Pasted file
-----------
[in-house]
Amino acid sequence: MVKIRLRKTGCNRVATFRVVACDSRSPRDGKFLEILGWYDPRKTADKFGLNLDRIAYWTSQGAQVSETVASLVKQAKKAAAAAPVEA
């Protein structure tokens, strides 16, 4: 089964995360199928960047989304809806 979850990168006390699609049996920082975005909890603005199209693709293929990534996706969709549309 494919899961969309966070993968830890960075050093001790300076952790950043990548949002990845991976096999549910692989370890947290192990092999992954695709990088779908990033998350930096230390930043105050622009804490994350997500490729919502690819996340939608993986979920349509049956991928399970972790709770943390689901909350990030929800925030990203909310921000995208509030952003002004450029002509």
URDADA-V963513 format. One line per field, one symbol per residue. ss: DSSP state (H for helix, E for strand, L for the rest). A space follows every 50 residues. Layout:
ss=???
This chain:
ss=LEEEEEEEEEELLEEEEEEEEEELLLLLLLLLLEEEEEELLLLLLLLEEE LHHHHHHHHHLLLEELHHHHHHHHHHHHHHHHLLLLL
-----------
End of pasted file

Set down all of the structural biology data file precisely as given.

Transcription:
[in-house]
Amino acid sequence: MVKIRLRKTGCNRVATFRVVACDSRSPRDGKFLEILGWYDPRKTADKFGLNLDRIAYWTSQGAQVSETVASLVKQAKKAAAAAPVEA
């Protein structure tokens, strides 16, 4: 089964995360199928960047989304809806 979850990168006390699609049996920082975005909890603005199209693709293929990534996706969709549309 494919899961969309966070993968830890960075050093001790300076952790950043990548949002990845991976096999549910692989370890947290192990092999992954695709990088779908990033998350930096230390930043105050622009804490994350997500490729919502690819996340939608993986979920349509049956991928399970972790709770943390689901909350990030929800925030990203909310921000995208509030952003002004450029002509």
URDADA-V963513 format. One line per field, one symbol per residue. ss: DSSP state (H for helix, E for strand, L for the rest). A space follows every 50 residues. Layout:
ss=???
This chain:
ss=LEEEEEEEEEELLEEEEEEEEEELLLLLLLLLLEEEEEELLLLLLLLEEE LHHHHHHHHHLLLEELHHHHHHHHHHHHHHHHLLLLL